How system integrators, plant owners should collaborate on an automation project

When a plant owner and an automation system integrator are planning an automation project, both sides have to agree on the direction for the project to ensure success as well as understand and respect each other’s priorities and expectations to develop a fruitful, long-term relationship.


Figure 1: When considering a plant upgrade or new project, the integrator and customer must come to terms on which technologies will fulfill the overall objectives best. Courtesy: Maverick TechnologiesHere are two pitches for the same control system integration project:

This new process unit will be a technological showcase: no control room-everything will work from hand-held human-machine interfaces (HMIs); software in the cloud and maximum connectivity via the web. Wireless sensor networks will be everywhere.

Or perhaps something different:

This unit must be reliable, so only tried-and-true technologies will be used-basic analog field devices, all hard-wired; standard PC-based HMIs like the older systems at this site. We know what works, and we will stick with it.

Obviously those two approaches represent extremes of the technology spectrum. The question is, who is making the suggestion in each case? Is it the plant owner who is always conservative while the automation system integrator wants to push the envelope? Or vice versa? The answer can go either way, but in most cases the situation lands somewhere in the middle. There might be some separation on the spectrum, but it's not on opposite ends.

Separation, to any extent, has to be worked out, and the technology gap has to be closed. Sometimes it's an action requiring patience and compromise on both sides, but when done well, it will improve an automation project. 

Isn't the customer always right?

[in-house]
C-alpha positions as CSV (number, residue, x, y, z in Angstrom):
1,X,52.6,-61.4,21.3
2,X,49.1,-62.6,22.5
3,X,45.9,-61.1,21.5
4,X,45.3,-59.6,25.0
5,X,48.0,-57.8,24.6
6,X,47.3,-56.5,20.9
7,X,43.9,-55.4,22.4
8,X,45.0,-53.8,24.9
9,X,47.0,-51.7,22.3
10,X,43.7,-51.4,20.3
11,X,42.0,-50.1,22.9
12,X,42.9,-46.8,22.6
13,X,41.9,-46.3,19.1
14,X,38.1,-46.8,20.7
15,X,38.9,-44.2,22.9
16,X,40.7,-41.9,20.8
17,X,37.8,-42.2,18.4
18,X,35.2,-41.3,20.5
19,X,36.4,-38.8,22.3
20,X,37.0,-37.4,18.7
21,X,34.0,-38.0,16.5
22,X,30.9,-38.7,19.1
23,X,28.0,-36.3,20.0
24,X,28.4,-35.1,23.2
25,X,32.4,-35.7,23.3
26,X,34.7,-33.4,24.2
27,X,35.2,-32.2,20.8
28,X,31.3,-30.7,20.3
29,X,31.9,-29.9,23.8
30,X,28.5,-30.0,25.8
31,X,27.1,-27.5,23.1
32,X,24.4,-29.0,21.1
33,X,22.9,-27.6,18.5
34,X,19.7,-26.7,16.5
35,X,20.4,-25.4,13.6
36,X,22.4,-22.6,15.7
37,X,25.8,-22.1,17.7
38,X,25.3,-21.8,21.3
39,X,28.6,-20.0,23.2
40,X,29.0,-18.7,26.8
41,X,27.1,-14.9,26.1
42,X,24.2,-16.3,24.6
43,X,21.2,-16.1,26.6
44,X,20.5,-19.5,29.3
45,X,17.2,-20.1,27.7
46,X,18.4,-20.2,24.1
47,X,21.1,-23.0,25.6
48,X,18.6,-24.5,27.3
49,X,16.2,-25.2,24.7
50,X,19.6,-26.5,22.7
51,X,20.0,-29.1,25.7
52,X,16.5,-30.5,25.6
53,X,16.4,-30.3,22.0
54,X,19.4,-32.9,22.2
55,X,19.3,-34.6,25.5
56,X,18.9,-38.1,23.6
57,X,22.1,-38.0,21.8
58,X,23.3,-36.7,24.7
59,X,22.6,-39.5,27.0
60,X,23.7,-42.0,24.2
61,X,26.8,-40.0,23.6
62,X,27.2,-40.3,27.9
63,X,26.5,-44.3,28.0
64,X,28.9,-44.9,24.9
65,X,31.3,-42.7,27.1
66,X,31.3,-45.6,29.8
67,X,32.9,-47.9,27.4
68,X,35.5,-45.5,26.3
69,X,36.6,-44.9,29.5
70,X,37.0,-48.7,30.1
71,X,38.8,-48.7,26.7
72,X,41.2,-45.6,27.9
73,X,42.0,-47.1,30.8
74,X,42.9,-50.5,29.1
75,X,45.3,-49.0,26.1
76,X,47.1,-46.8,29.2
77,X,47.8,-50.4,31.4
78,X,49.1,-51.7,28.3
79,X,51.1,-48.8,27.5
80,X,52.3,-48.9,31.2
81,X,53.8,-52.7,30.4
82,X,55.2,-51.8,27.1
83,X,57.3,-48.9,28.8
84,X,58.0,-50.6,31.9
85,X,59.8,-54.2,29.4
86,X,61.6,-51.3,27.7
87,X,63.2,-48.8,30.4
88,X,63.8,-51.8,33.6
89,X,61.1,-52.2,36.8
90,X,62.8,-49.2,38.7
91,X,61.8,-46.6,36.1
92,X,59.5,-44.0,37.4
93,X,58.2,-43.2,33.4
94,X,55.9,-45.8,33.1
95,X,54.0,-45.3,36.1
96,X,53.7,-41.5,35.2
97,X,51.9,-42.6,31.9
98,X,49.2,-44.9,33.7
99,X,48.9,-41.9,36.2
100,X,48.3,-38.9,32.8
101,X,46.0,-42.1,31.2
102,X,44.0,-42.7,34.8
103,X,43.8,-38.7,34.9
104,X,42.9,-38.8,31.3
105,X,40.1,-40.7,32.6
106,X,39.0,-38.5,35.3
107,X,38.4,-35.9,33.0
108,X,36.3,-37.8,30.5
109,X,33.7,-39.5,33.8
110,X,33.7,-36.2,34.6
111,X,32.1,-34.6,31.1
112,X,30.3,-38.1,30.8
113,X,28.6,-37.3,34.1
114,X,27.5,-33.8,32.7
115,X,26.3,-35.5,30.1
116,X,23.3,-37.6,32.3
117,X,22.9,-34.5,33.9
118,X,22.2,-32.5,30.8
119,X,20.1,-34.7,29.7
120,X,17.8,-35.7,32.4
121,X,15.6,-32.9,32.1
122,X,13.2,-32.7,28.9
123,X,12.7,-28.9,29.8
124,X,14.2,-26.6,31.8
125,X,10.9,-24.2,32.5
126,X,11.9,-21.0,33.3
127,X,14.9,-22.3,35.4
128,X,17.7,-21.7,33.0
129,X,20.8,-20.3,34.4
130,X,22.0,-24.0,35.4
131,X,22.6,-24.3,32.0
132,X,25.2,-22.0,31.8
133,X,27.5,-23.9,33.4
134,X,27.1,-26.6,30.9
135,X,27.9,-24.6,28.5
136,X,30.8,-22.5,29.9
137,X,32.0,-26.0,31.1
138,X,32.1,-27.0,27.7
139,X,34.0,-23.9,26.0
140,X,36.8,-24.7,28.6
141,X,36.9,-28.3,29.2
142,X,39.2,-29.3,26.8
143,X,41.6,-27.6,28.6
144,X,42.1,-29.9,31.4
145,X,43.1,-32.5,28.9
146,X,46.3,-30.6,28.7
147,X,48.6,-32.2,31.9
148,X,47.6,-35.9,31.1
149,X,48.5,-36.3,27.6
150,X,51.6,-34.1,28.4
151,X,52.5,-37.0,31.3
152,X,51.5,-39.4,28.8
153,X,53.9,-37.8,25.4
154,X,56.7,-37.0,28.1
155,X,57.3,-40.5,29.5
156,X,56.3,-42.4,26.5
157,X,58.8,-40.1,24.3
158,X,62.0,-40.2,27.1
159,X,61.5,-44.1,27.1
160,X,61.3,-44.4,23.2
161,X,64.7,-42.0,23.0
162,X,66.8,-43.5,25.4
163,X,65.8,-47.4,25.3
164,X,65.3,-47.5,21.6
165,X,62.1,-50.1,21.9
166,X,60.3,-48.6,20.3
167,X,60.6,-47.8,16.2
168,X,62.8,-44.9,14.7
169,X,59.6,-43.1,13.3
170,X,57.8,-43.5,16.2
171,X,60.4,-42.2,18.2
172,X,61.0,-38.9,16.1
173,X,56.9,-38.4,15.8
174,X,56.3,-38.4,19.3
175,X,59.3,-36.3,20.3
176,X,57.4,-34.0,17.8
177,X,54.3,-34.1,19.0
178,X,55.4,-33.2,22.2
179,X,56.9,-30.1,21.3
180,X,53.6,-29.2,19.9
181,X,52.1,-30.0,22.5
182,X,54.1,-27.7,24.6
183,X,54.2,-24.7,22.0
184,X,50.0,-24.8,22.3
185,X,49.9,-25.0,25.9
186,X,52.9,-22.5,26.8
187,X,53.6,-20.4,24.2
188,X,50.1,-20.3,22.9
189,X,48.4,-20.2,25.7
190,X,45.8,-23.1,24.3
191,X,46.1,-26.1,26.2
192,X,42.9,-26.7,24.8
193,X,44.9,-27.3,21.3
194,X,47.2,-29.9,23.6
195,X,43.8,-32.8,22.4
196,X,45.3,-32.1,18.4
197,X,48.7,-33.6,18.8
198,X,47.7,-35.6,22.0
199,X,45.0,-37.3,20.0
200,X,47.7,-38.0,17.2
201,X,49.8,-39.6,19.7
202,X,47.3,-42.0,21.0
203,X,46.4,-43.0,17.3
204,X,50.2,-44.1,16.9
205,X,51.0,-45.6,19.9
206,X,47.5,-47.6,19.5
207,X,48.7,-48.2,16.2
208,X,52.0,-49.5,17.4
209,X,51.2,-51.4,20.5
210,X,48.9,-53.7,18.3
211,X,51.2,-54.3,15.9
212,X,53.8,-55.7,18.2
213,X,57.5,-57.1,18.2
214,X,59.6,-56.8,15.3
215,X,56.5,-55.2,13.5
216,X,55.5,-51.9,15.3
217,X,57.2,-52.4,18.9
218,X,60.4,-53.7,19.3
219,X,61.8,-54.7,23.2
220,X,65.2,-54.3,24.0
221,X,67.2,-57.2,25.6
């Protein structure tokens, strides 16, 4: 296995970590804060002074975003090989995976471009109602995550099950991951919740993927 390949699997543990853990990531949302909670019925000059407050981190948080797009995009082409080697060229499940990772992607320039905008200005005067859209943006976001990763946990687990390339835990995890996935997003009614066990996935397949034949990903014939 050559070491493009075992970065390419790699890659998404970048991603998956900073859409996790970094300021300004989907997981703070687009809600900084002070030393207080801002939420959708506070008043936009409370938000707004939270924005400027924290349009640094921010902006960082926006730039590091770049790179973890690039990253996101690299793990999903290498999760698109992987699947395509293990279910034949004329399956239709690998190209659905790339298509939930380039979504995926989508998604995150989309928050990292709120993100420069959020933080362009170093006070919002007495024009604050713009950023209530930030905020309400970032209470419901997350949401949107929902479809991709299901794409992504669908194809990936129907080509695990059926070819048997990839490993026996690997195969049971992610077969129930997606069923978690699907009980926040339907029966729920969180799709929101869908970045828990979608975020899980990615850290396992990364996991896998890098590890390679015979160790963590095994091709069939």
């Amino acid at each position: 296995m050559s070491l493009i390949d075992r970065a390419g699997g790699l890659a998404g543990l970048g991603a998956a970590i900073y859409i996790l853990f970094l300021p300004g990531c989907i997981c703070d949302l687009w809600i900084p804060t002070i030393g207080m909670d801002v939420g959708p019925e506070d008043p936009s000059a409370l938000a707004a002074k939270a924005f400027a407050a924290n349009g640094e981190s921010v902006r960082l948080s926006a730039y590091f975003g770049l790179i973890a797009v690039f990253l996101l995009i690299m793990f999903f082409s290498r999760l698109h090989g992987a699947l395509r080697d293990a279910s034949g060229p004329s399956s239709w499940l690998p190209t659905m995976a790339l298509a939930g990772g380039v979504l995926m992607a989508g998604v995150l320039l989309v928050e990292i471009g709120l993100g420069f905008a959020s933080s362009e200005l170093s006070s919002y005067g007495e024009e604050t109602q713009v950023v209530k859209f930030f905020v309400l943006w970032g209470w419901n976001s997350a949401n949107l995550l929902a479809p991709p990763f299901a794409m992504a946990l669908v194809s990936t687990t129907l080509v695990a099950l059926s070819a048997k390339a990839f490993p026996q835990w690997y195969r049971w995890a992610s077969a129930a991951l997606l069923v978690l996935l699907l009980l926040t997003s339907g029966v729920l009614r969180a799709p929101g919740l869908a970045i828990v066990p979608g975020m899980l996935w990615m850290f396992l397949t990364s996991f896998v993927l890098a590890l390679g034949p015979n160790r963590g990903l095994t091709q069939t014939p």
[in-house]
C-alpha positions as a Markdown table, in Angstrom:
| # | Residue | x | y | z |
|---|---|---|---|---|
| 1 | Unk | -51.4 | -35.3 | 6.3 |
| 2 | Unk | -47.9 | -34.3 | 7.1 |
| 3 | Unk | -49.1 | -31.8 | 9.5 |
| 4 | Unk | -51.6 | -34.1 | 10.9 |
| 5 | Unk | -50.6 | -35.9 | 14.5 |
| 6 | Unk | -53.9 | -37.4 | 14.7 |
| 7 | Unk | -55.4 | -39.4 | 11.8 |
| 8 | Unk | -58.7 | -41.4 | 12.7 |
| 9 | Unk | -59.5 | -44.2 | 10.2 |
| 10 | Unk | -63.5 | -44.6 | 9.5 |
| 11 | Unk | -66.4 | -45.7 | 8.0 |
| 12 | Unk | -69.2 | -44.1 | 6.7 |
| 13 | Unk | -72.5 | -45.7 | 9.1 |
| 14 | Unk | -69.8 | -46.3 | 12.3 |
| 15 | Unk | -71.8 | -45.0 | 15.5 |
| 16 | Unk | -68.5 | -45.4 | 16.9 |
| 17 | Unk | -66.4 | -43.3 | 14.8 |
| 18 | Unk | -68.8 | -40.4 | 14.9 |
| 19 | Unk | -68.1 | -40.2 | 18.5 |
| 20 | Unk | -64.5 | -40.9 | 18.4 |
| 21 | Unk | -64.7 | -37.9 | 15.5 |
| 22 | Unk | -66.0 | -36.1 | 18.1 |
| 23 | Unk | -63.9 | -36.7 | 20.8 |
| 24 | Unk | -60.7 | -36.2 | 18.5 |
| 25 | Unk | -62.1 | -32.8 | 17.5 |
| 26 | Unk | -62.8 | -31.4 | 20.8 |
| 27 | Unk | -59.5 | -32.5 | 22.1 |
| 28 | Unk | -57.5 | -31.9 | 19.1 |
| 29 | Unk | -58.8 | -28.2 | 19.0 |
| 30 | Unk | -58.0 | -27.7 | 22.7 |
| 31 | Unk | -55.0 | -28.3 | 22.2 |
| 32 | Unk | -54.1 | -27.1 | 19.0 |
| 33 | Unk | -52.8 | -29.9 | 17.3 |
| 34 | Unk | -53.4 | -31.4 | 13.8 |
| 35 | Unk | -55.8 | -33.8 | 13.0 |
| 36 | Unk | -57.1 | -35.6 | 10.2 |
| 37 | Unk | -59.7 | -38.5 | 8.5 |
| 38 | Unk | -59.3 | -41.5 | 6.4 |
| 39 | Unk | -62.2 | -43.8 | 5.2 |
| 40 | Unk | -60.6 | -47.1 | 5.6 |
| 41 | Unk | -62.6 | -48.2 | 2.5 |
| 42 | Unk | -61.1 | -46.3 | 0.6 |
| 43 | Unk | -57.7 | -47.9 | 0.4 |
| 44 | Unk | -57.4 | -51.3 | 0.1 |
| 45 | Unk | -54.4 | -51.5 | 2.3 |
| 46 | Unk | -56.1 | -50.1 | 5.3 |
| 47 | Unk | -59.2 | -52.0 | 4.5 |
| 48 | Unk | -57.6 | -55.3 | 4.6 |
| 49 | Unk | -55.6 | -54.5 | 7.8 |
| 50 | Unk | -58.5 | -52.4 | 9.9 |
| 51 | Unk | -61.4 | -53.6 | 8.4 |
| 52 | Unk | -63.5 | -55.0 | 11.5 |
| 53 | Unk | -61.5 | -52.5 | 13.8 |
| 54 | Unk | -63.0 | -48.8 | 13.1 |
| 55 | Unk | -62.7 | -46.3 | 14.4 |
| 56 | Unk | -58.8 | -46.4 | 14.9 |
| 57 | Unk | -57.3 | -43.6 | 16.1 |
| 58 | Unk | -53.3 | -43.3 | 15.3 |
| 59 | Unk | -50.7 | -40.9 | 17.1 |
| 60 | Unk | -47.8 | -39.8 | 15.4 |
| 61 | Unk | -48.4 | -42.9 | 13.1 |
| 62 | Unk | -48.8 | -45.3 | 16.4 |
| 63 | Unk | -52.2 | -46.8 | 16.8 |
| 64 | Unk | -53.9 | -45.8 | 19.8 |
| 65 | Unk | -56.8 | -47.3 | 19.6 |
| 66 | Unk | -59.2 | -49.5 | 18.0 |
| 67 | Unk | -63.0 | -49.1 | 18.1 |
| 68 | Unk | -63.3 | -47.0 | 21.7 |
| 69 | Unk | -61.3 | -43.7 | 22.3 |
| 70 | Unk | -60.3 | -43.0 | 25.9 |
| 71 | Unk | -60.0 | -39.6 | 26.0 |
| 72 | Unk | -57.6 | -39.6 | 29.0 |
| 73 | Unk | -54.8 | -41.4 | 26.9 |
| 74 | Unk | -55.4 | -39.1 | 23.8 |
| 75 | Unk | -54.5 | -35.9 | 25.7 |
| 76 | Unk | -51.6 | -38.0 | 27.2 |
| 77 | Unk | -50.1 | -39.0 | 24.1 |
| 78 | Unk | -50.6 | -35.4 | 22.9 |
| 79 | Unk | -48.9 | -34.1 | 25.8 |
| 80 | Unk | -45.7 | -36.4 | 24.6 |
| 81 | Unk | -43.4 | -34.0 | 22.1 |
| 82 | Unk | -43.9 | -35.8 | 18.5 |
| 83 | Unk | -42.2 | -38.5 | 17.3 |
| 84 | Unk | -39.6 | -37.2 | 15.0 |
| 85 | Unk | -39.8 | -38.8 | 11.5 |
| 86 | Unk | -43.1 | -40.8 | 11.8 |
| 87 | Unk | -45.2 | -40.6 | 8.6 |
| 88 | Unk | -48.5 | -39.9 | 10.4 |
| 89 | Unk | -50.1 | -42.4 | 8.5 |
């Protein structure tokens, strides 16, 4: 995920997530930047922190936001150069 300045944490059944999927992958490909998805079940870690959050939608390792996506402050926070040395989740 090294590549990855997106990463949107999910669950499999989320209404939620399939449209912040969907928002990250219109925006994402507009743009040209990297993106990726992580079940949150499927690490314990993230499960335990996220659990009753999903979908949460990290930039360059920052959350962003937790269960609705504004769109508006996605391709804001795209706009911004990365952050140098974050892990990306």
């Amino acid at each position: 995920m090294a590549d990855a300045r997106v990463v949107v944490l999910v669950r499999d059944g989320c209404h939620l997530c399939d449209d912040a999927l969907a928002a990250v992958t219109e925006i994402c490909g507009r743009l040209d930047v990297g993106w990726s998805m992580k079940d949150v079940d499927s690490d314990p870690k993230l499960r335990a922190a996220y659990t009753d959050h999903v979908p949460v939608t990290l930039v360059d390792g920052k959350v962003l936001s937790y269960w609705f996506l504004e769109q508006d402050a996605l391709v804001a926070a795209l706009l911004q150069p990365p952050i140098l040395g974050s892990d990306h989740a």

Some project discussions begin with the owner taking a strong position and telling the integrator: "I am the customer, and it's your job to do the project the way I want. Here is the scope, fill it as described, and charge appropriately."

This approach works for projects where the scope is tightly defined, and there are few options for forming an alternative solution. Many automation projects, however, become more complex for a variety of reasons. Entering into a more open discussion goes a long way toward a successful conclusion.

The table lists reasons for involving an integrator in the technology selection and implementation process, and these points are discussed in detail below. 

Choosing the DCS

The number of process plants launching major control system upgrades, including full distributed control system (DCS) replacements, is increasing. Many companies trying to run plants using 30-year-old systems find the risks and costs of nursing such old platforms intolerable. Problems caused by breakdowns and replacement part shortages interrupt production, and vulnerabilities to outside cyber attackers pose major threats.

When a DCS must be replaced, the first hurdle is supplier selection. For some companies, the choice is simple: for reasons of history, supplier relationships, corporate engineering policy, or whatever, there is only one choice. The DCS will come from Supplier X. If this is the case, any system integrator working on the project will have to live with this decision or not accept the project.